Positioning for a Bumpy Ride

Includes: DIA, QQQ, SPY
by: Tom Armistead

As the VIX has returned to normal levels and the market slides along the top of recent 52 week highs, I have spent considerable time and effort reviewing and repositioning my portfolio to respond effectively to the action I expect going forward – about 7 to 8% annualized, with swings peak to trough of 6 to 8% every quarter.

As an aggressive value investor, with over 50% of my portfolio in options, primarily for leverage, the past year has been a good one. Risk/reward still justifies staying in the market, but leverage needs to be curtailed, and positions need to be adjusted to avoid giving back too much of the gains and function effectively when volatility swings back up.

What does that mean? The above strategy, couched in abstract generalities, sounds good but implementation involved taking specific concrete actions:

  • Raise cash up to 20% of portfolio. If the market hits an air pocket, buying opportunities or volatility selling opportunities will arise, requiring the availability of cash.

  • Sell covered calls where premiums are still attractive.

  • Buy back puts or calls where most of the premiums have been earned. As a rule of thumb, I consider buying back anything where 80% of the premiums have been earned.

  • Take profits on high beta cases. These will give back their gains very easily if a flight to safety develops.

  • Pare any oversize positions. I have a tendency to enlarge positions if they move against me. This time around, I cut two cases that were over 10% of portfolio down under that limit.

  • Cull according to someone else's opinion. Schwab has an A-F rating system, which has a momentum bias that my methods lack. I look twice at anything that they give a D or an F, it could be dead money or bad judgment. Morningstar and S&P have 5 star rating systems – anything with less than 3 stars I need to be able to explain why I differ.

  • Roll long term in the money options up, if credit of more than 9 for a spread of 10, or 4 for a spread of 5, is available. This reduces and defines downside risk, and the resulting positions will hold up better under high volatility.

  • Take out some downside insurance: I use puts on SPY. I have been using long term deep in the money puts. These are expensive compared to out of the money, but will reliably have certain values at defined downside points on the S&P 500. They're easy to project, and are better than cash in a down market. I plan to add to the hedge if the market continues upward.

  • Review any options positions that expire in the next 3 months. Are they going to produce cash, or require the use of it? How will they behave in the face of a rapid market movement in either direction?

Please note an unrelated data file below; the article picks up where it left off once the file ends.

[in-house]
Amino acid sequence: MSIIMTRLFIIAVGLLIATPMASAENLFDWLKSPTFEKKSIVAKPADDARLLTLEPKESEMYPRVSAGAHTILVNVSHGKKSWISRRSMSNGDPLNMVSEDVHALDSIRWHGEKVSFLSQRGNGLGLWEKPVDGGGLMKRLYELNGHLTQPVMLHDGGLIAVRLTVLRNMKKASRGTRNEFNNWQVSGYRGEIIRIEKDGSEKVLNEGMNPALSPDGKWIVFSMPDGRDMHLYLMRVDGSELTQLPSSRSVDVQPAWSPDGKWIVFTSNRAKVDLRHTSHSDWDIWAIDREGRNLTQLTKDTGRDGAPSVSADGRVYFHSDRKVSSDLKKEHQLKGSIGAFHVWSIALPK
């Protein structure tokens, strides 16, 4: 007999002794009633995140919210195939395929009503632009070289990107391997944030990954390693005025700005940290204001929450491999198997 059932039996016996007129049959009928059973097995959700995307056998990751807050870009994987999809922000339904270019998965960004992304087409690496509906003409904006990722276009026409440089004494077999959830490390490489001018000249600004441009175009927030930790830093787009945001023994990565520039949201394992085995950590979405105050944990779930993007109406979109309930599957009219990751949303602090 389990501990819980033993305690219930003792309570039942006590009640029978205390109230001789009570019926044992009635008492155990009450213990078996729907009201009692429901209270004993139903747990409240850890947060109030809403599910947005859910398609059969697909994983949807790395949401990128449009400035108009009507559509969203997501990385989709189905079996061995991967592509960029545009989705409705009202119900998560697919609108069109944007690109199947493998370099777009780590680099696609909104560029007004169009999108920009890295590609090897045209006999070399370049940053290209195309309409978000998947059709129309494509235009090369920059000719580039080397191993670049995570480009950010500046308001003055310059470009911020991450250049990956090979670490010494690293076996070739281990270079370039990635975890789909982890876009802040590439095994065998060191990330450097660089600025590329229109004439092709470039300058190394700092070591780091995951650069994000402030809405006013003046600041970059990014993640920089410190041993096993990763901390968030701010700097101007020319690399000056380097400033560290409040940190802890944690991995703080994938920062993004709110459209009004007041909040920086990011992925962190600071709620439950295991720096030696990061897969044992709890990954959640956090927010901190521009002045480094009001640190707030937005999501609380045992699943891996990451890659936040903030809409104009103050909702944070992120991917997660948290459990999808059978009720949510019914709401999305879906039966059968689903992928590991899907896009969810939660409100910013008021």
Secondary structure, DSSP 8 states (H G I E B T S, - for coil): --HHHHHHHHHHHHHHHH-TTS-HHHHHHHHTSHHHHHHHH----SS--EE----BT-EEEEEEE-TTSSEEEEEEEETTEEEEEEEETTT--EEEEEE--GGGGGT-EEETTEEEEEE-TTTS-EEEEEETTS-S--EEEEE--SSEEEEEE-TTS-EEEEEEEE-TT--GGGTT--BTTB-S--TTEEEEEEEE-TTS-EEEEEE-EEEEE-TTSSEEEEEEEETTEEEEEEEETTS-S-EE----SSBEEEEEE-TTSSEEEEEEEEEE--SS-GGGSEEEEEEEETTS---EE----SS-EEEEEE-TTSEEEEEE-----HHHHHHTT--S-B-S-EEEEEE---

• Have a watch-list – I have starter or marker positions in a number of low volume/illiquid small caps, it may be easier to accumulate shares if there is a strong downdraft, plus an alumni account of cases I have sold off in the past year.

  • Leverage – reduced from 1.5 X to 1.2 X, using position delta and share prices to compute the dollar value of a portfolio consisting of shares only which would perform similar to the mixed options and shares actually employed. Plan to make further reductions as convenient.

  • Sell regularly – plan to sell about 1% of portfolio every time the S&P goes up 1%.

  • Update opinions – as earnings come in I update my notes and worksheets. Mr. Market sometimes gets it wrong, and if buying opportunities come up it is very helpful to have a definite and up to date opinion on valuation.

  • Listen to others. Seeking Alpha has articles and comments on stocks I follow and issues I need to be aware of. I follow those I consider to be well-informed and thoughtful. As a contributor, I can expose my opinions to critical evaluation and gain additional insight from comments and discussion.

Detail - The above involved quite a bit of detail work, trading far more frequently than usual. Under normal circumstances I make about one trade a day, slowly legging into the planned positions, taking advantage of small price changes. While adjusting I made 5 or 6 trades a day, taking whatever the market price was for what I wanted to do. Before I retired I worked in jobs requiring capacity for detail, and I believe that conscientious attention paid to options tactics accumulates an advantage over time.

For that matter, adequate attention to detail is a strength when analyzing stocks. A definite process can be followed. I use a 5 page worksheet which I complete by copy typing form S&P, Reuters or other financial reports, and it performs a fair number of mechanical analyses, including a default valuation. I visit the website, review any presentations found there, check out earnings conference call transcripts, and browse the financials and several professional analyst reports if available.

From there I try to come up with something that can be covered in one or two paragraphs, or a back of the envelope type valuation. But the point is, to make a systematic effort to review an adequate amount of information, then simplify to a few key points.

Short-term agnostic - Looking forward past the long weekend, investors who have had three days to think about 1st quarter performance, Friday's unemployment, and forthcoming earnings will have a definite agenda by the time they hit the office on Monday. I don't have a short-term opinion right now, just a queasy feeling that things have been going too good. If the adjustments made are well thought out, I will be in a position to respond to developments, including the unexpected.

Disclosure: Long Equities, short SPY as hedge